Way before Peter Jackson brought the characters from Lord of The Rings to life on the big screen, Ralph Bakshi directed an animated version of the beloved novel by J.R. Tolkein, which was the longest feature-length animated film at the time in 1978. To accompany the film, the Knickerbocker toy company made an awesome line of action figures of the key players, including Gandalf, Frodo, Gollom, and Aragorn. In their original packaging some of the sets can go for up to £10.000 which is equivalent to $16,253! But what little kid could possibly have resisted opening these fun-packed figurines when they came out in 1979? [Read more...]
It has been a long time dream of Earth dwellers to shake off our terrestrial bonds and move to far away places, like space for example. While today the world focus tends to be largely land based, in the 1970s we were in the midst of the Apollo space program, watching men walk on the moon; and gearing up for the Space Shuttle program. It was also a time when the sobering realities of our human impact were becoming obvious to the masses. We saw widespread industrial effects from pollution and an ever rising world population – one which was surprisingly only half of today’s staggering 7 billion. [Read more...]
Do you have Pacman fever? Two hands on the lever? If you grew up in the 70s and 80s, during the golden age of video game developement, you’ll remember that sore thumb, fuzzy eyed feeling from playing now classic hits like River Raid, Pacman, Pong and Pitfall until the early hours of the morning. Or, maybe you got your gaming start on the floor of the 70s arcade, gazing at the glow of the pixilated but exciting screens of the era. Either way, you’ll remember the advertisements and graphics those games brought along with them… near florescent rainbows of color dominating the design genre. [Read more...]
Long before the present day, when every image seems to be Photoshopped, Robert Funk was creating surreal images that bent reality without even leaving it. The previously New York based photographer captured images around the world in the 70′s, juxtaposing real life with toys, miniatures, paintings, cutouts & “plastic thingies.” He pioneered the photography of toys, an unusual subject for the time, and was featured in many magazines of the day including Popular Photography. Often his images used large flat cut-outs of magazines or even his own art, interacting with the environment around them while their shiny surfaces reflected the surrounding light. His work took him around the world, sometimes seeing him haul large cut-outs in his luggage or creating new ones on location. [Read more...]
A year after moving to New York City, photographer Paul McDonough started documenting its bustling street life. From the dog park to Wall Street, his photographs captured a vibrant city in the throws of the progressive 60s and 70s, each of his captivating images holding small gems, hidden for the viewer to discover. McDonough has lived in New York ever since, and his love of the city shows through in the tender treatment of his subjects. Find out more, in the artists own words, at The Paris Review [Read more...]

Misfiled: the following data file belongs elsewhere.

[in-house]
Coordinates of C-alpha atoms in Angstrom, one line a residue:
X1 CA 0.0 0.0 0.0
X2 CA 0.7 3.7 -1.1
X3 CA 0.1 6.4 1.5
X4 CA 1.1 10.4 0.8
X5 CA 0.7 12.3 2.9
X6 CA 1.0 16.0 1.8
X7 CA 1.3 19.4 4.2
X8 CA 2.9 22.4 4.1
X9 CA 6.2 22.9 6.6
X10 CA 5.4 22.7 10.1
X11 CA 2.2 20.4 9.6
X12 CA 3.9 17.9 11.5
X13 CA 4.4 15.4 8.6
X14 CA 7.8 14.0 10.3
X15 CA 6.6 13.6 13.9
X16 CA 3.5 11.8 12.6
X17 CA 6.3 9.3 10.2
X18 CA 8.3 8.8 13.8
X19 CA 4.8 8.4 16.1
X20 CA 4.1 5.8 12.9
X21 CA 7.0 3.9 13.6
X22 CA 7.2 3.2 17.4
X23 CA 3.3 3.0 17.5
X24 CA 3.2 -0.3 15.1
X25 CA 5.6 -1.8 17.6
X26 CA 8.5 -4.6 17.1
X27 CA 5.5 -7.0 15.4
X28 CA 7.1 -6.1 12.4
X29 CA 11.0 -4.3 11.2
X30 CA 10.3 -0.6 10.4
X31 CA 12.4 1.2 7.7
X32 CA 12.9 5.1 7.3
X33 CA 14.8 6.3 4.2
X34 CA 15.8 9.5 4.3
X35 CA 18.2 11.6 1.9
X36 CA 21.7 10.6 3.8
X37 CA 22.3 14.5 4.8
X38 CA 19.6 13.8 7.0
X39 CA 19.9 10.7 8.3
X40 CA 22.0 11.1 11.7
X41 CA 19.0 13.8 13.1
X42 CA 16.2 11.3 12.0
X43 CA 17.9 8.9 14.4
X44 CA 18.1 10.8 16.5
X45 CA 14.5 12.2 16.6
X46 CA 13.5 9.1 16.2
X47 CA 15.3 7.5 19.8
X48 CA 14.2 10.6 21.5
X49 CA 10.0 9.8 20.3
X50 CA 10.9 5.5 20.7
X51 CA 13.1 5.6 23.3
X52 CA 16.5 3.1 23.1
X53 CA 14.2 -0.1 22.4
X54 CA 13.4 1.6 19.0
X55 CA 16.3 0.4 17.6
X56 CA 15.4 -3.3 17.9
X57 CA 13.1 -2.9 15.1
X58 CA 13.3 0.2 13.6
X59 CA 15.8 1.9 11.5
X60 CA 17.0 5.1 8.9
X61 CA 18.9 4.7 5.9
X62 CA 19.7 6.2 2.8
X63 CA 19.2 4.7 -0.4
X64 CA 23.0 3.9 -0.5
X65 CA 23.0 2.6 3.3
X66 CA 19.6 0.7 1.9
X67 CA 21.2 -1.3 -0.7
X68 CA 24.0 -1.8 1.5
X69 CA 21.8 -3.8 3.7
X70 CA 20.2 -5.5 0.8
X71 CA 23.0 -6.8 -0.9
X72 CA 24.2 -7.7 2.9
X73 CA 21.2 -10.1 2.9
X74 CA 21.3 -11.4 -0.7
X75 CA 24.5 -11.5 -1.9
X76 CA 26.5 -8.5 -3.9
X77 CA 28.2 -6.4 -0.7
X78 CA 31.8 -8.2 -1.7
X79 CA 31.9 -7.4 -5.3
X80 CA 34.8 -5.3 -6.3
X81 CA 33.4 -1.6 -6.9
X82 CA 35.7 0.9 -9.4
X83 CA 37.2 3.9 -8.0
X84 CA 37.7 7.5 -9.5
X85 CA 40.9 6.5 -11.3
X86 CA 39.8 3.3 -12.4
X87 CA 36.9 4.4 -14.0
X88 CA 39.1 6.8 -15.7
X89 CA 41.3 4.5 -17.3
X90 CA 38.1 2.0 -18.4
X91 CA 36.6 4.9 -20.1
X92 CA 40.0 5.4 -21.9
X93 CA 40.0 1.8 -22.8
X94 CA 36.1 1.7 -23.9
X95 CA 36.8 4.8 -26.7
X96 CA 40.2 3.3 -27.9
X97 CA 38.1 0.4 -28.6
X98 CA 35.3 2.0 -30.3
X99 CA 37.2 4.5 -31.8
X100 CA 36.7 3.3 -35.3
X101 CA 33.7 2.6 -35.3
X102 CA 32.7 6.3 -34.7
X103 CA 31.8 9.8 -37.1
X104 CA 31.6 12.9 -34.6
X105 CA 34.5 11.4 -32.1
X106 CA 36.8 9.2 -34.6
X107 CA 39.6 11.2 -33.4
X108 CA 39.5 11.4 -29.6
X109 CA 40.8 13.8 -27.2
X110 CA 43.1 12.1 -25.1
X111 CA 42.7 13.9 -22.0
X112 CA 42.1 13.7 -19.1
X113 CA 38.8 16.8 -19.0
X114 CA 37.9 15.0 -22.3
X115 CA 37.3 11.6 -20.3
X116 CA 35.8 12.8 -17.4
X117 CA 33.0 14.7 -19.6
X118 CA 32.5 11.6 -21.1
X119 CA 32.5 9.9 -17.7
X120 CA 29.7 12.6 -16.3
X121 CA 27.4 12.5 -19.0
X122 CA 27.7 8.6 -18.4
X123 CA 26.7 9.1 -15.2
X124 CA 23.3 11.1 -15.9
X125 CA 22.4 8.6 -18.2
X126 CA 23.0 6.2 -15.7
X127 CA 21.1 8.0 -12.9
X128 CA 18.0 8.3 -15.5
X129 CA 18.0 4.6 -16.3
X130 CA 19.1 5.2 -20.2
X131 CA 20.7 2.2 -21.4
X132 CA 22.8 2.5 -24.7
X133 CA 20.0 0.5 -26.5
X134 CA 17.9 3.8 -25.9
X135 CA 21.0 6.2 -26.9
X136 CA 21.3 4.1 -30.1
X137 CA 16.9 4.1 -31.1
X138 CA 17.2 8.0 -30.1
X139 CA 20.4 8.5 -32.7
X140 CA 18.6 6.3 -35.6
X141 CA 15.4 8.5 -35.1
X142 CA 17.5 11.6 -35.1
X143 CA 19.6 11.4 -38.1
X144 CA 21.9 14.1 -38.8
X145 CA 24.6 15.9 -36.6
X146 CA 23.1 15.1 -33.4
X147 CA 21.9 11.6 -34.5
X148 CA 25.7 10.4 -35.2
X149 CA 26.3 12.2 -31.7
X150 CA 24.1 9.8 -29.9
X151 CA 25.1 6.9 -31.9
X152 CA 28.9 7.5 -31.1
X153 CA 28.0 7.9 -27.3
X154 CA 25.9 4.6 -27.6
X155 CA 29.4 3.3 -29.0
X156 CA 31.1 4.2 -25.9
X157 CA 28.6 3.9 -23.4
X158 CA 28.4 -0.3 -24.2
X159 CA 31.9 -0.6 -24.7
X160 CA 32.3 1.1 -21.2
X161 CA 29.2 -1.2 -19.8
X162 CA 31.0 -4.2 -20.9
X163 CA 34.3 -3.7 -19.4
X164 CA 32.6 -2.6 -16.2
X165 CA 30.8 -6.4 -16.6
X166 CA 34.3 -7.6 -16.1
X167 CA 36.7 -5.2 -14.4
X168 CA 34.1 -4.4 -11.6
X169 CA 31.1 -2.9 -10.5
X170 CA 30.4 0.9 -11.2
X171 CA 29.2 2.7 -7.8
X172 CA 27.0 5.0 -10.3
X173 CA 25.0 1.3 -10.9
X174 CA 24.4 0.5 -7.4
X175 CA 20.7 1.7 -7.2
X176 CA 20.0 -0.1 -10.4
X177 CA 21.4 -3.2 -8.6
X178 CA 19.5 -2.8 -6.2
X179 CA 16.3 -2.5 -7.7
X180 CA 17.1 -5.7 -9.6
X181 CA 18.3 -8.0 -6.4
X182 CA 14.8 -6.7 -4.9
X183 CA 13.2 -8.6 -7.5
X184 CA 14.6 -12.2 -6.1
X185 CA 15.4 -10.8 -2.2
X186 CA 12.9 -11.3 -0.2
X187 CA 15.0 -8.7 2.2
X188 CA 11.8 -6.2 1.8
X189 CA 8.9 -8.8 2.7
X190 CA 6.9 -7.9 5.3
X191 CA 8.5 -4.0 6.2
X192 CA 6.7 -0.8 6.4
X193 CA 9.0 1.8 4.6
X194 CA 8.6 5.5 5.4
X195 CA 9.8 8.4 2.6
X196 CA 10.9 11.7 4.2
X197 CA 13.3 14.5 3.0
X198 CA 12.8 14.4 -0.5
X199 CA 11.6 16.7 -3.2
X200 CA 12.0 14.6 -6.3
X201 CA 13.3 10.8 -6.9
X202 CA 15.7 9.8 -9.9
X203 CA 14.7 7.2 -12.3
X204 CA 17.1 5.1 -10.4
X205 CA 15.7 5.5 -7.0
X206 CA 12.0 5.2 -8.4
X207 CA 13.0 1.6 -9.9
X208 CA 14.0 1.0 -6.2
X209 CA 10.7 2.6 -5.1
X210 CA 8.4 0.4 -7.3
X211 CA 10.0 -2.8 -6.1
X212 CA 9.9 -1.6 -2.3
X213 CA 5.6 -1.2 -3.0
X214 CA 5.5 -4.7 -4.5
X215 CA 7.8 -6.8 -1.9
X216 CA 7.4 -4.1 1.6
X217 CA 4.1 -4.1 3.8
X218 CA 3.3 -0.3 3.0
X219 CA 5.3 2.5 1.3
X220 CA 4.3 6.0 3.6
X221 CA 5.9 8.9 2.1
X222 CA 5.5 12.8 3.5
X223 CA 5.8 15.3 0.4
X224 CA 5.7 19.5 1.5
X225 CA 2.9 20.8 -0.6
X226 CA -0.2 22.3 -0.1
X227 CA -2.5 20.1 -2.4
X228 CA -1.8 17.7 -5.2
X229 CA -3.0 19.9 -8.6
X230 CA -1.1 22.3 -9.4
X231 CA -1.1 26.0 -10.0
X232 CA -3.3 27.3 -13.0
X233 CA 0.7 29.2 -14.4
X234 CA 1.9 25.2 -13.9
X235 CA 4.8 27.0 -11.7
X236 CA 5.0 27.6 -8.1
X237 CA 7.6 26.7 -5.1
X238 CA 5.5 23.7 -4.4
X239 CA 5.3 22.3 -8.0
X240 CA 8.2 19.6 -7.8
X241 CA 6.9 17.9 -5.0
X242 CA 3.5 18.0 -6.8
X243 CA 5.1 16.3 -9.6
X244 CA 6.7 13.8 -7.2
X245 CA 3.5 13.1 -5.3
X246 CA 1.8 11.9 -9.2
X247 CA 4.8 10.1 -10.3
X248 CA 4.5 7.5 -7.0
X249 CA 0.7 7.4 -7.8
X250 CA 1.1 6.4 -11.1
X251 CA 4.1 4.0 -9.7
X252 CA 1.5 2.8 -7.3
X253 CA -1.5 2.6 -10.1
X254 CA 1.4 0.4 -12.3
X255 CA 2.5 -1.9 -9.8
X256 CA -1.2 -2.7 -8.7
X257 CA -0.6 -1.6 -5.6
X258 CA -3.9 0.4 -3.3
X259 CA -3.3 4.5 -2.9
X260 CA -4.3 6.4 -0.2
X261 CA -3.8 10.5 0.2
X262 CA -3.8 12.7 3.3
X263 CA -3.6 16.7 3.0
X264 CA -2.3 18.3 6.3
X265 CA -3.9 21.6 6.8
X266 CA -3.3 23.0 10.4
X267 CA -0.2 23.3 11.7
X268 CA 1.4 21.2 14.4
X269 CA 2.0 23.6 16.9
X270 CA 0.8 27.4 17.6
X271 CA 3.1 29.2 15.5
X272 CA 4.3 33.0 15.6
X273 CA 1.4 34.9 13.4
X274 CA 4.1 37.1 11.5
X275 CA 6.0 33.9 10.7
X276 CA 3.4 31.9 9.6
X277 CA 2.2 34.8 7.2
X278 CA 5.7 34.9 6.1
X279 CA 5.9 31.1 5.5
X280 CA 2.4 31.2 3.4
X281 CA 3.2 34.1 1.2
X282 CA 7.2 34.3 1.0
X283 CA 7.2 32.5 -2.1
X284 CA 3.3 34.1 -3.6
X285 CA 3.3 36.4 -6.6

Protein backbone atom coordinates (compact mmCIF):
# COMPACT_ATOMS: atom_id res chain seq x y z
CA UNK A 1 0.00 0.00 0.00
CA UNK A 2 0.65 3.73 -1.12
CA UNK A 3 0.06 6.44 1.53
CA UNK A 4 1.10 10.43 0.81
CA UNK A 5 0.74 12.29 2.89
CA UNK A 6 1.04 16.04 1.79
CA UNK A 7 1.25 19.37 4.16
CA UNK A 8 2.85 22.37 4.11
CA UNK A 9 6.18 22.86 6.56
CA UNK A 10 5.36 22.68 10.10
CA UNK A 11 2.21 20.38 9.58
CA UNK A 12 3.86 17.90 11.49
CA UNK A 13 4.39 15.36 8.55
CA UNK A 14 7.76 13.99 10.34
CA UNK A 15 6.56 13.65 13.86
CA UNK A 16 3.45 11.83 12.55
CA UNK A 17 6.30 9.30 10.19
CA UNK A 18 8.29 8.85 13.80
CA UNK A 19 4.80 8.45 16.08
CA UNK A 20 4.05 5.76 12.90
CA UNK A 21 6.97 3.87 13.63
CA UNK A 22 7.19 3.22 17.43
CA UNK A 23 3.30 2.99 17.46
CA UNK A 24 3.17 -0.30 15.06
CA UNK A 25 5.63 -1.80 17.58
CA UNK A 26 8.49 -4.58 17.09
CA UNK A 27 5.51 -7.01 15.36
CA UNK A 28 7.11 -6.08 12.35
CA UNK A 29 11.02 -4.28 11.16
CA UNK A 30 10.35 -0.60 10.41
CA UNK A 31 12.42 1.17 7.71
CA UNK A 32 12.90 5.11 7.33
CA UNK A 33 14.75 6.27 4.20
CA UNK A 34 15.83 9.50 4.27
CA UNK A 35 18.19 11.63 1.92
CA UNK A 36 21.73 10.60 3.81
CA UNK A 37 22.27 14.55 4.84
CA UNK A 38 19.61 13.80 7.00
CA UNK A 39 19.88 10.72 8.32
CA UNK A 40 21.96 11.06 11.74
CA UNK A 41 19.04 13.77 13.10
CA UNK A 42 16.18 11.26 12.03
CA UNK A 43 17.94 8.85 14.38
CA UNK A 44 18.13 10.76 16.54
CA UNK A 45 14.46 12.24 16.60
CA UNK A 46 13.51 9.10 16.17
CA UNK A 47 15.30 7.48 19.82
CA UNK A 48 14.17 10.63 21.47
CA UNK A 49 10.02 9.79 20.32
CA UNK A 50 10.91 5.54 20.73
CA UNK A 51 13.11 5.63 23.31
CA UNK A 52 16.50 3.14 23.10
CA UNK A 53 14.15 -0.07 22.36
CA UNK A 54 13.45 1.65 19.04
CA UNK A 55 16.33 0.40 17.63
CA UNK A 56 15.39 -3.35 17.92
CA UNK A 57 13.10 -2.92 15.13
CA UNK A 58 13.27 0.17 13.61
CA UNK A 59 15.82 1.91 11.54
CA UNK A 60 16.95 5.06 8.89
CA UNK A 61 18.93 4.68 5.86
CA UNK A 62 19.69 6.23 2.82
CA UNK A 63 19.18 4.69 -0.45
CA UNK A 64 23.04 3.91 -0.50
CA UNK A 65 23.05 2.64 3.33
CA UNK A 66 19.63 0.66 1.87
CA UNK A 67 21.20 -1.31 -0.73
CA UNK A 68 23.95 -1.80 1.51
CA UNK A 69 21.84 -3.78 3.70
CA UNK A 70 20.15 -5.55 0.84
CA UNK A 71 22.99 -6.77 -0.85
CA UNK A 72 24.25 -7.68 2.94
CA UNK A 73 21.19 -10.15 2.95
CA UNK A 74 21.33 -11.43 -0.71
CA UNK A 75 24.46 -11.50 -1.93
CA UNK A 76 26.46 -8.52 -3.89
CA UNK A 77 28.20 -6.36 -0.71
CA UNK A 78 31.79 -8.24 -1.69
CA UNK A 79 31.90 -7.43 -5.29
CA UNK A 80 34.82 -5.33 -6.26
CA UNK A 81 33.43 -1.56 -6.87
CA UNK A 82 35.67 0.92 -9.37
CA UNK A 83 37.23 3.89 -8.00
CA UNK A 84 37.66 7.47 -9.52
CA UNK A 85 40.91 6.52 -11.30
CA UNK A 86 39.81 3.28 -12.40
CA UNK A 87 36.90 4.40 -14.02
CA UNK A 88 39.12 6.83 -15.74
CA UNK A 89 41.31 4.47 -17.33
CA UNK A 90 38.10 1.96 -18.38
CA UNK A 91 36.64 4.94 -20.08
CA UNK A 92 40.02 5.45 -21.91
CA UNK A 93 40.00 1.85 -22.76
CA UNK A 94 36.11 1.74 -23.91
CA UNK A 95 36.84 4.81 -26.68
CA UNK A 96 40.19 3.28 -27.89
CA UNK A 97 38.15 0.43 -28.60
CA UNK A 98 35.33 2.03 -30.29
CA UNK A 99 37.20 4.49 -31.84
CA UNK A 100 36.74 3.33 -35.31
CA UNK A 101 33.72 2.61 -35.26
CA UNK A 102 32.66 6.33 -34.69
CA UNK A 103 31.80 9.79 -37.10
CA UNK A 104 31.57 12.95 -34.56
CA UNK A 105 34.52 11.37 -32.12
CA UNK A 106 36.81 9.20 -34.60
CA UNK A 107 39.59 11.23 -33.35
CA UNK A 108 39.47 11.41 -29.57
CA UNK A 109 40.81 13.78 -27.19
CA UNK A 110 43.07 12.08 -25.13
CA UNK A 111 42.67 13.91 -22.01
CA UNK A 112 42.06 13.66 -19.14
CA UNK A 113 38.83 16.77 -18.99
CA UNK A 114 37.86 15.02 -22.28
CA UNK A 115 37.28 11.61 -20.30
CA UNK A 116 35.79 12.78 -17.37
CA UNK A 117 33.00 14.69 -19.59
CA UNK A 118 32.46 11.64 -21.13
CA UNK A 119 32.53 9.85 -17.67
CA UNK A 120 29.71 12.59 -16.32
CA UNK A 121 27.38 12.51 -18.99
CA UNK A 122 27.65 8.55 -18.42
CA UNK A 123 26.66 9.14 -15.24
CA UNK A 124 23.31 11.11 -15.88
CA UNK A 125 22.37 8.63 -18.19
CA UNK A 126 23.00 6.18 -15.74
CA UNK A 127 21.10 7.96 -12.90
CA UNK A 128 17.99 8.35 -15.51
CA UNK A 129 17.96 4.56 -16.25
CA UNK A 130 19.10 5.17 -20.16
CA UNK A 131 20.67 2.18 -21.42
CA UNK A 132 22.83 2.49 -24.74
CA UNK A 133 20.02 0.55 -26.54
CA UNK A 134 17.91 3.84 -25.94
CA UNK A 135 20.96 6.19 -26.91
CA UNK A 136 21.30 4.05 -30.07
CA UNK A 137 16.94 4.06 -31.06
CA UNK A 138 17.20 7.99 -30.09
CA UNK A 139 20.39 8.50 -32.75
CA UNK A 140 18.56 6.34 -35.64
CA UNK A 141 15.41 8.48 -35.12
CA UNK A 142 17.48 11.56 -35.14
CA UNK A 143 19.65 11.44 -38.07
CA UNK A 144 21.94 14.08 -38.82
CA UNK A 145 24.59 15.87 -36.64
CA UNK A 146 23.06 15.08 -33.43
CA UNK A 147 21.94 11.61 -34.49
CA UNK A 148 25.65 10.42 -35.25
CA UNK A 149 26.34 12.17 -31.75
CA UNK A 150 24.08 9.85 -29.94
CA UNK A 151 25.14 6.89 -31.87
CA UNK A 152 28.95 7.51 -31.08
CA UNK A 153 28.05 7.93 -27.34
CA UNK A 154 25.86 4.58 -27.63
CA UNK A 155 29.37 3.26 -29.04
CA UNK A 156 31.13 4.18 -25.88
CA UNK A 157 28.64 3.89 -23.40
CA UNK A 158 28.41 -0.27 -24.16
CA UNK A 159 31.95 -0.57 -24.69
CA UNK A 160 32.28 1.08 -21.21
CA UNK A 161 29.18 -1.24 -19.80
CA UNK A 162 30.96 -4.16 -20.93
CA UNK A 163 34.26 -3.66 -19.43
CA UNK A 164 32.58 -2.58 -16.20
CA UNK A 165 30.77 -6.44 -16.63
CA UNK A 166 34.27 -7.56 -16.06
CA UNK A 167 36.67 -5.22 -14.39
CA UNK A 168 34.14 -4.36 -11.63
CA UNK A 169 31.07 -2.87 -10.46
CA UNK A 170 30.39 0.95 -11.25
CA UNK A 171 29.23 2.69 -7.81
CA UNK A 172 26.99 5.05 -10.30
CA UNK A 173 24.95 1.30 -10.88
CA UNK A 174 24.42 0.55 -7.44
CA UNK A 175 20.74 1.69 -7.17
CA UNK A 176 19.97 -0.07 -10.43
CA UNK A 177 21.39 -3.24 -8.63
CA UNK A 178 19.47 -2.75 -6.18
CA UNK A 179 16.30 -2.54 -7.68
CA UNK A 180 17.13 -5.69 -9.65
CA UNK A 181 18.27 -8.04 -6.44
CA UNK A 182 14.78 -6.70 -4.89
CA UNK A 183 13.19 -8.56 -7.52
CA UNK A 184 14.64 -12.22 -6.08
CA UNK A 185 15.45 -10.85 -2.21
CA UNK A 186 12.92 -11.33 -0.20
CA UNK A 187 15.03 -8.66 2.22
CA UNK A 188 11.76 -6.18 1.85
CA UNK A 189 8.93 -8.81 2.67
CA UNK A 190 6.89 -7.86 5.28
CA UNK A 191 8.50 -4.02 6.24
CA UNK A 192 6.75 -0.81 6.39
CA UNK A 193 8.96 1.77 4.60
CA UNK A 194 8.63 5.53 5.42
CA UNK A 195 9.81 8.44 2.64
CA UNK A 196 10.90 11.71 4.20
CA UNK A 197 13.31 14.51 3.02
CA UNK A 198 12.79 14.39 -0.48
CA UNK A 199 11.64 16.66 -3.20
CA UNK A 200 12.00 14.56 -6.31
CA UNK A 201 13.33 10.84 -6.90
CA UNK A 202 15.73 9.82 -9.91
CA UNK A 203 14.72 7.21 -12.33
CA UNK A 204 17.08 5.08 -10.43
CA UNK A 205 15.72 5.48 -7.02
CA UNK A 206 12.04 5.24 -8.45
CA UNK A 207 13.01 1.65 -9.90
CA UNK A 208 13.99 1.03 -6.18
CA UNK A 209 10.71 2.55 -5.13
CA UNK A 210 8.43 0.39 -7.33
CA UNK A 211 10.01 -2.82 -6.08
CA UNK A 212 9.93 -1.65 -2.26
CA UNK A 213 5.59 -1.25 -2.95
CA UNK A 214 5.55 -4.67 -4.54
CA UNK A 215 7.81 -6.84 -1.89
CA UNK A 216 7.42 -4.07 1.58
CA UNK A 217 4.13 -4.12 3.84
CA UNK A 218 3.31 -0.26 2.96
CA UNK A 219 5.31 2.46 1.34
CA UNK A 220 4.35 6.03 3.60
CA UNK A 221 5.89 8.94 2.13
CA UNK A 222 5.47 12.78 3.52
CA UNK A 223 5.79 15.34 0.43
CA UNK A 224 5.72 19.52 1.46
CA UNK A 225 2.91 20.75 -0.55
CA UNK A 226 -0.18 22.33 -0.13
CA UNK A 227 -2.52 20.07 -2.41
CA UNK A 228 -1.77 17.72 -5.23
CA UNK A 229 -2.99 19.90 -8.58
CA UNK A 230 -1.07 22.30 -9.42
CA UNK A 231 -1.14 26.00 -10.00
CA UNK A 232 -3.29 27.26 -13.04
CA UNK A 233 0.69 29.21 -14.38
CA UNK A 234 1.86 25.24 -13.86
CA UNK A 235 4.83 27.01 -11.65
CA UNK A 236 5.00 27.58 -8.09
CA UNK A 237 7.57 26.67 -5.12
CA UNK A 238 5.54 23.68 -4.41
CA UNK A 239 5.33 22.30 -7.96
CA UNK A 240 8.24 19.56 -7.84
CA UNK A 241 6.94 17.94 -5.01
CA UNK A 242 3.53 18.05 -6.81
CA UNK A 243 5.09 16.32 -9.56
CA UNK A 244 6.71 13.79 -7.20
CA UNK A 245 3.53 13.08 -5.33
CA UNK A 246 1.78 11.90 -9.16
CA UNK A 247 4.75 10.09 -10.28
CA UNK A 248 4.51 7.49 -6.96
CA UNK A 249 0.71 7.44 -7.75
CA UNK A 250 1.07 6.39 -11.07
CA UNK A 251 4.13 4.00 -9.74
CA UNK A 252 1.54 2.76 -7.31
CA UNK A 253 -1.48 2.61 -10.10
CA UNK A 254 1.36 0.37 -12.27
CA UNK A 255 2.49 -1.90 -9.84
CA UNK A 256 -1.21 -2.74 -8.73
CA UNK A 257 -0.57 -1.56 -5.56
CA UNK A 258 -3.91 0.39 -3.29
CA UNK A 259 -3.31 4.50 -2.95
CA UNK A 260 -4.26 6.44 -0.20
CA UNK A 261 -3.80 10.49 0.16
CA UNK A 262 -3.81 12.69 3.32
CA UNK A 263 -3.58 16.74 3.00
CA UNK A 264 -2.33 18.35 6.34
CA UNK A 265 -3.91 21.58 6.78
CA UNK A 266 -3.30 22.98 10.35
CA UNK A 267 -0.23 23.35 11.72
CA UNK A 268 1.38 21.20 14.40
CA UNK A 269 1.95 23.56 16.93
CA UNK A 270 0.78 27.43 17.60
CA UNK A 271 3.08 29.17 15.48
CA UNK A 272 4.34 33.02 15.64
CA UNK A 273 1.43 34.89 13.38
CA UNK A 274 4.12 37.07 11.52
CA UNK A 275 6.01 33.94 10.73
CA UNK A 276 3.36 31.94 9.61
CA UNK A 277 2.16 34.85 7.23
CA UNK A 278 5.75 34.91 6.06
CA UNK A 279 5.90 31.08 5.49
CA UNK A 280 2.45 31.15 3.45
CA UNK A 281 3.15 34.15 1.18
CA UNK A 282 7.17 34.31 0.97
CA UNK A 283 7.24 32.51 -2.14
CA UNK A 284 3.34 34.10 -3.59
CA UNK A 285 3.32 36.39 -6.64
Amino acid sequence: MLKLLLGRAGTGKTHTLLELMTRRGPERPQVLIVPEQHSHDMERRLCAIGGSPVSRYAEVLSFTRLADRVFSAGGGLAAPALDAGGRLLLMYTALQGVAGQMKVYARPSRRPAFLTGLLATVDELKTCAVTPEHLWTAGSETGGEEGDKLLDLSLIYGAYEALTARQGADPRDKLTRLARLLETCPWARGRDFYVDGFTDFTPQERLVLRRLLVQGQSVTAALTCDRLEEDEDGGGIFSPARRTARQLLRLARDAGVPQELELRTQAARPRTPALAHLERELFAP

These vintage subway posters from 1970′s and 1980′s Japan playfully use a host of pop culture icons to encourage proper etiquette while boarding and riding the countries many punctual trains. Charlie Chaplin’s fuhrer reminds us not to take up too much space, Superman wishes he hadn’t stepped in your gum and John Wayne lets us know when it’s smoke free time. This collection of posters is originally from the book Manner Poster 100, published in 1983. [Read more...]
Growing up in the late 60s, photographer Jeff Divine was a participant and witness to the young days of surfing, before mass popularity made an influence. Here we bring you a sampling of his beautiful photographs from the sunny 70s surf scene. Taken mostly in Hawaii and California (near his native La Jolla), these images capture the original look so emulated in the throwback photography of today. [Read more...]
Recalling the sunny, fun filled counter culture days of the early 70′s, these inspired photographs by Neil Krug look like they could have been taken in Laurel Canyon while playing dress up with Joni Mitchell. Part of Krug’s recently released Pulp Art Book Volume One, the retro images featuring model Joni Harbeck (recently married to Krug) were made using Polaroid film far past it’s expiration date. The old film lends a washed out, grainy effect reminiscent of those nostalgic vinyl album covers begging for a new listen. The book is split up into 12 vignettes, highlighting subjects from the struggles of a housewife to spaghetti western flashbacks and a Bonny and Clyde revival.
Next up from Krug? He will soon be releasing a music video for artist White Heat’s track Children of the Light, featuring his oh so tasty style. Find the trailer for the video at the bottom of this post.
If you thought the concept of car-sharing was only a recent notion, think again. Looking like little Pope-mobiles, these classic electric autos from Amsterdam where not the car for those who suffer from scopophobia (the fear of being seen), but they did pioneer the idea of a technology based car sharing system. All the components of a modern system are there: a very clever docking and recharging system, card and computer control of vehicle access with the member entering their PIN number on a rotary phone. Rates were reasonable: about 3.5¢ US per minute.
Wearing styles that would get them in deep trouble today, this classic documentary 80 Blocks From Tiffany’s covers the bad ass street gangs of late 70′s New York. Although there are many interviews, the film mainly focuses on two groups, the Savage Skulls and the Savage Nomads of the South Bronx. Is it just us or have gangs gotten a little more savage?